A dioxin survey conducted by a citizens’ group confirmed dioxin pollution nationwide, with the highest concentrations in urban areas with waste incinerators, according to results presented Saturday in Tokyo.
In one of the most comprehensive studies on the issue carried out by a nongovernmental group, over 208 samples of black pine tree needles were collected by an estimated 30,000 volunteers, mainly from around the Kanto area, Hokkaido and Kyushu.
Dioxin levels in areas around Tokyo were relatively high, with levels in Kyushu only a third of those in the Kanto area. Hokkaido had an even lower dioxin level.
The highest figure in the survey — 50 picograms per gram of pine needles — came from samples taken inside the U.S. Naval Air Facility in Atsugi, Kanagawa Prefecture. The air base borders an incinerator whose operation has become a small thorn in the side of Japan-U.S. relations.
On average, samples taken in Chiba Prefecture had the highest dioxin levels at 4.48 picograms per gram of needles, with the highest levels found around Shonan, Inzai and Funabashi.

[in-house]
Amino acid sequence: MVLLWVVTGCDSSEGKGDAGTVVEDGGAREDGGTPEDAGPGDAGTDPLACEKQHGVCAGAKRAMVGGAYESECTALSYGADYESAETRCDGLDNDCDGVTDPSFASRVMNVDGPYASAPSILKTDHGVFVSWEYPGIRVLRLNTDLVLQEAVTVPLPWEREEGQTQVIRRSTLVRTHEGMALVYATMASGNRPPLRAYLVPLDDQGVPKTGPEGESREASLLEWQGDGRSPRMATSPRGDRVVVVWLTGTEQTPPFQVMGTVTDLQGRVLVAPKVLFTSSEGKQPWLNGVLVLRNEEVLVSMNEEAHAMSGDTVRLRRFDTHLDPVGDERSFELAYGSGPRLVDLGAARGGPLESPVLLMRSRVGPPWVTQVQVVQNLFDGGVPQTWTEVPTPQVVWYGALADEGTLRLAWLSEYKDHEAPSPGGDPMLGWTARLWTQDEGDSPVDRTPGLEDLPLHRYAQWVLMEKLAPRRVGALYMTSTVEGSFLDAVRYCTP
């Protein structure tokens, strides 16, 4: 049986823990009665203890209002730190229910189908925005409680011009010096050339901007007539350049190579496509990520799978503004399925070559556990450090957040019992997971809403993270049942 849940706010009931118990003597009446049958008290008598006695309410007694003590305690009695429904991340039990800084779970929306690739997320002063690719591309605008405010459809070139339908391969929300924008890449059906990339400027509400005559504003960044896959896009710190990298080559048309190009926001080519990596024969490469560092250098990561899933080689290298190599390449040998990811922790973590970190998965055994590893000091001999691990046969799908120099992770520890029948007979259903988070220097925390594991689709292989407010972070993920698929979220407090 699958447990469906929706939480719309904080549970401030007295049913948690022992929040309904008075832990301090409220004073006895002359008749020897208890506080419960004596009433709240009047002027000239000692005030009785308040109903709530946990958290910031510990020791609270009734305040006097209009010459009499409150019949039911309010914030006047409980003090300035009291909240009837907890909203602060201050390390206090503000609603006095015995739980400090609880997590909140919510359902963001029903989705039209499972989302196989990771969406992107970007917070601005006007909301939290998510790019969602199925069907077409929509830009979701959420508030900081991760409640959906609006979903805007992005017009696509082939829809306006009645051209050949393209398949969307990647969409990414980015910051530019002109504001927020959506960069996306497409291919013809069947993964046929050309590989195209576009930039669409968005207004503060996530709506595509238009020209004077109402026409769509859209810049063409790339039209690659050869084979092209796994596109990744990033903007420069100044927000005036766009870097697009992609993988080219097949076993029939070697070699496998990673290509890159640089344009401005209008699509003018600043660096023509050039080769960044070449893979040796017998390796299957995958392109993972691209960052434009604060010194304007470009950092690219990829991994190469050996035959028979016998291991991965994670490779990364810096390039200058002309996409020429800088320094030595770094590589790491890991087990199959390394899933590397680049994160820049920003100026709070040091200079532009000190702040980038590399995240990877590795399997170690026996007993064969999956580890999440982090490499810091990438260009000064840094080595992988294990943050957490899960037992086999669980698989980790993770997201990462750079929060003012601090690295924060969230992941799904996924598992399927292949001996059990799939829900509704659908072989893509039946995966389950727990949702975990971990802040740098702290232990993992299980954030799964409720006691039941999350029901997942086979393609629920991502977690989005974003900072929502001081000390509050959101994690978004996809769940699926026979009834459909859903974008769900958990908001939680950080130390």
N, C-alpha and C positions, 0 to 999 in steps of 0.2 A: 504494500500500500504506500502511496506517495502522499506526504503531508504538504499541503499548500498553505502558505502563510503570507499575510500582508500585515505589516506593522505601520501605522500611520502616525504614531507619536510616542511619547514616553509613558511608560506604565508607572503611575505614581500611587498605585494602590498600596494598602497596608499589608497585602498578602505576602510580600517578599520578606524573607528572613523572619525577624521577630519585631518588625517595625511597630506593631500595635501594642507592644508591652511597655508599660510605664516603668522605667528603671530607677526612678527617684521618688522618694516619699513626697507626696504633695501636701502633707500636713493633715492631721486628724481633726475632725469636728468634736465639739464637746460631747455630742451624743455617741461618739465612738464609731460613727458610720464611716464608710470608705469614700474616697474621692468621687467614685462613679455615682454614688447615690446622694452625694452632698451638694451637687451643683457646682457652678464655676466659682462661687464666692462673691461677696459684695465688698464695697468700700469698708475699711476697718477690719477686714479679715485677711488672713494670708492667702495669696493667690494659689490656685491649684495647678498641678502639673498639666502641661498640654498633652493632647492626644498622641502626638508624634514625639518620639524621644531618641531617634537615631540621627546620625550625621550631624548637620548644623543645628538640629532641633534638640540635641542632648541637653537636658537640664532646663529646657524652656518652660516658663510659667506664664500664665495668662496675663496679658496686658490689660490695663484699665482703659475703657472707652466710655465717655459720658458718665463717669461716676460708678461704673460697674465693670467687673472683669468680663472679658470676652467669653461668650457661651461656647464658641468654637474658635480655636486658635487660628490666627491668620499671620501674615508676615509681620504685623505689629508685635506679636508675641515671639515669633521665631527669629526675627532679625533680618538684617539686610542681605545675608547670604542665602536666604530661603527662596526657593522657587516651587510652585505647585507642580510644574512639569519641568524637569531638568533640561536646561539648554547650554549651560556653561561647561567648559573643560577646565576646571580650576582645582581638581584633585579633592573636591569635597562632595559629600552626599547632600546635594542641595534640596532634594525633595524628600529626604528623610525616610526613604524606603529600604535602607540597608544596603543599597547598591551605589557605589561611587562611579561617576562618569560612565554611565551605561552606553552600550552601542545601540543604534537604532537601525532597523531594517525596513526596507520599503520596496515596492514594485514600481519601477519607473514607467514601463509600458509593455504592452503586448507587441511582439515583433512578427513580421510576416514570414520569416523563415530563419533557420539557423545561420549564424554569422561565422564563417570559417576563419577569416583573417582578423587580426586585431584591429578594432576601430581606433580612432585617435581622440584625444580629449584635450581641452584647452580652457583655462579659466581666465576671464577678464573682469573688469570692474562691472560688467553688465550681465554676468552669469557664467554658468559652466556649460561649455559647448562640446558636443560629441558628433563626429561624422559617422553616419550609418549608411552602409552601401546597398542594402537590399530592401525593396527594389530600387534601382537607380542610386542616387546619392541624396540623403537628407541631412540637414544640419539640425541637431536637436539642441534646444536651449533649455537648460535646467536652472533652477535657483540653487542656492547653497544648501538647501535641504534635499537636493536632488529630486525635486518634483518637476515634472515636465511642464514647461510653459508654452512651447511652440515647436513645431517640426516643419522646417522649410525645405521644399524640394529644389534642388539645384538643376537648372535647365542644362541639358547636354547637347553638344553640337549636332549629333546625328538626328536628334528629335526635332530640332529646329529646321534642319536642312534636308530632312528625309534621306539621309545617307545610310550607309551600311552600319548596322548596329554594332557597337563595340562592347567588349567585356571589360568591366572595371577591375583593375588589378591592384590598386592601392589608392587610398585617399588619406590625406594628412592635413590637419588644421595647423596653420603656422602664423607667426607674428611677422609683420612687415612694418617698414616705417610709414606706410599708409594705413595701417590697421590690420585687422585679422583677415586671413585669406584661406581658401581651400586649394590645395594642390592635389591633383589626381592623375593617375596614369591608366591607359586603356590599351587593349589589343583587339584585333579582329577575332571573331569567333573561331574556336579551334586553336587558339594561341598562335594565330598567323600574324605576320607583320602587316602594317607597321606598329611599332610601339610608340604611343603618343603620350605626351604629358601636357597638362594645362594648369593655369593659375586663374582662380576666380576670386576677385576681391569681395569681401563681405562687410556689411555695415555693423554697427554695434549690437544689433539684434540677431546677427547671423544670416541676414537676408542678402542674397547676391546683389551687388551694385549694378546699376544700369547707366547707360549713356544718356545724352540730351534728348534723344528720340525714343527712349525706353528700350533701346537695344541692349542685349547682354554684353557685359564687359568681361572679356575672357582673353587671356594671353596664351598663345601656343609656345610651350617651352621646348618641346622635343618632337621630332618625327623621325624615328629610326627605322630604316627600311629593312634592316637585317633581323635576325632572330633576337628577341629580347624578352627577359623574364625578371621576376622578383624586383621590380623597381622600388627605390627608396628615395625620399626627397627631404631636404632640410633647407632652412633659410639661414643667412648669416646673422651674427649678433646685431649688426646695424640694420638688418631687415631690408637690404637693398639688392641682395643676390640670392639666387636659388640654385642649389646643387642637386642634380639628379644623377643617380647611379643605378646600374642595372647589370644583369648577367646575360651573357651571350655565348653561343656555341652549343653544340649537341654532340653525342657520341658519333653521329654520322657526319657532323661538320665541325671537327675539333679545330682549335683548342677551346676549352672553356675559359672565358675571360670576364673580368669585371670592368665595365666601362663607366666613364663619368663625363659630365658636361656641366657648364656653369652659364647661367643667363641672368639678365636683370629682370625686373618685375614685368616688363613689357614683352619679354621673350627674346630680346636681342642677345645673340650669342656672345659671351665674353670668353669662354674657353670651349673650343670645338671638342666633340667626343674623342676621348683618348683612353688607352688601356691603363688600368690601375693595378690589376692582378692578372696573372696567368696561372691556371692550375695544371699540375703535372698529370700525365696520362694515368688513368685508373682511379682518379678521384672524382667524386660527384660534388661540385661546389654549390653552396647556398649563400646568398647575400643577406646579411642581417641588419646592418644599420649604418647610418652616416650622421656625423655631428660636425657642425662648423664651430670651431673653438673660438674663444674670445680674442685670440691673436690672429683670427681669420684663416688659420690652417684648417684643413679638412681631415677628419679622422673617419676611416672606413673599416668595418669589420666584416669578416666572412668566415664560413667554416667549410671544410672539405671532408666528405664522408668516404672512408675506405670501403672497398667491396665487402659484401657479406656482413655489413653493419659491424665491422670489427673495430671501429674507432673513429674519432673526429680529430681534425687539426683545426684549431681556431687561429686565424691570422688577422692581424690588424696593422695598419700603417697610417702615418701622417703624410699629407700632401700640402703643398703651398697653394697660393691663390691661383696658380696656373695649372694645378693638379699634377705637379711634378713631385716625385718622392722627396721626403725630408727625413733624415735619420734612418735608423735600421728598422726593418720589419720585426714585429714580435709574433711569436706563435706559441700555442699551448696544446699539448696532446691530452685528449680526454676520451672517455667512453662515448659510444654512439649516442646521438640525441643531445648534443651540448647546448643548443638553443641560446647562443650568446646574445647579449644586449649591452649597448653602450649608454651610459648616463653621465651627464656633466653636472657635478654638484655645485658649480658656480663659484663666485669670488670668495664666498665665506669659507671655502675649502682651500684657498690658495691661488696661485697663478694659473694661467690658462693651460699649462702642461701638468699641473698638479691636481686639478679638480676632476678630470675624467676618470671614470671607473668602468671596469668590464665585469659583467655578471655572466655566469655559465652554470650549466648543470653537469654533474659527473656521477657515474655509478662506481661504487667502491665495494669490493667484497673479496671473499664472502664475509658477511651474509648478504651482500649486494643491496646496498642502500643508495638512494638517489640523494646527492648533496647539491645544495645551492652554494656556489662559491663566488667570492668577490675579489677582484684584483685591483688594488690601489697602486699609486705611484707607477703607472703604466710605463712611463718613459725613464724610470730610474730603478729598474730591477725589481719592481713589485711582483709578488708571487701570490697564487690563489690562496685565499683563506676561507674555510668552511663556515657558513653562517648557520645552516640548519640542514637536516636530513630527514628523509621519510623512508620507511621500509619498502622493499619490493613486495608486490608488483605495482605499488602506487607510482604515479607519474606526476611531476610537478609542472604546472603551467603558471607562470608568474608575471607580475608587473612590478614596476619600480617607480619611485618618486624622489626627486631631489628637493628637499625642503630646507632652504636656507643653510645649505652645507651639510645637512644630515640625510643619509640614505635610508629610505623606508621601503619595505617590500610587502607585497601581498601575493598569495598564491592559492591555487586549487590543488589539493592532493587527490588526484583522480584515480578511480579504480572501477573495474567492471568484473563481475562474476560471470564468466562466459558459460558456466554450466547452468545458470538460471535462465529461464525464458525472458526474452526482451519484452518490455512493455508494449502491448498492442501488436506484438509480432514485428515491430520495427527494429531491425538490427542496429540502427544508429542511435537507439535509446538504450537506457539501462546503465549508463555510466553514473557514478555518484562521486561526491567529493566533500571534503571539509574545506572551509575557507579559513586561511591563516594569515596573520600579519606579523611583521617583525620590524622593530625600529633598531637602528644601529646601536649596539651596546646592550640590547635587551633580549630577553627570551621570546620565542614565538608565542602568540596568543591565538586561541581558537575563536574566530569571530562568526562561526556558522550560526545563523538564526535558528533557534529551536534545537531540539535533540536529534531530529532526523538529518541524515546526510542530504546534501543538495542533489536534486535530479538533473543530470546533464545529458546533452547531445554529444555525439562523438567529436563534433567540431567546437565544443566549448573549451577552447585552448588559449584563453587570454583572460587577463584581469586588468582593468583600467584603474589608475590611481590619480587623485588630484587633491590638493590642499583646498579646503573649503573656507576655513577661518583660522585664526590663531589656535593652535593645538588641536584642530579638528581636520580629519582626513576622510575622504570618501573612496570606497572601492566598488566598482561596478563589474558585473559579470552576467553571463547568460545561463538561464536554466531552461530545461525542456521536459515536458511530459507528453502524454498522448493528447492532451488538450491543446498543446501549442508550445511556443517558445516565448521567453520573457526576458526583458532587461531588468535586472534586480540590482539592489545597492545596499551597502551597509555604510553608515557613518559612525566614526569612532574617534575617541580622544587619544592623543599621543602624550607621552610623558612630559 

Tokyo averaged 3.81 picograms, with the highest levels being found around Tachikawa, Suginami Ward, Hoya and Hachioji. Kanagawa Prefecture came in a close third with 3.06 picograms, with Sagamihara and Aikawa posting the highest dioxin levels.
“The high levels are likely due to industrial waste incinerators,” Teiichi Aoyama, head of the Tokyo-based firm Environmental Research Institute, said when presenting the results.
Hokkaido, meanwhile, averaged 0.62 picograms per gram of needles sampled, a level akin to that found in Western countries, he said.
Dioxin concentrations in pine needles reflect dioxin levels in the air. But the survey did not include concentrations of coplanar polychlorinated biphenyls, another chemical substance similar to dioxin, said Aoyama, adding that if they did, the figures would be boosted by 20 to 30 percent.
Members of Seikatsu Club, a Kanto-based cooperative, and others paid for the 30 million yen testing fees with donations. The samples were analyzed by a Canadian firm.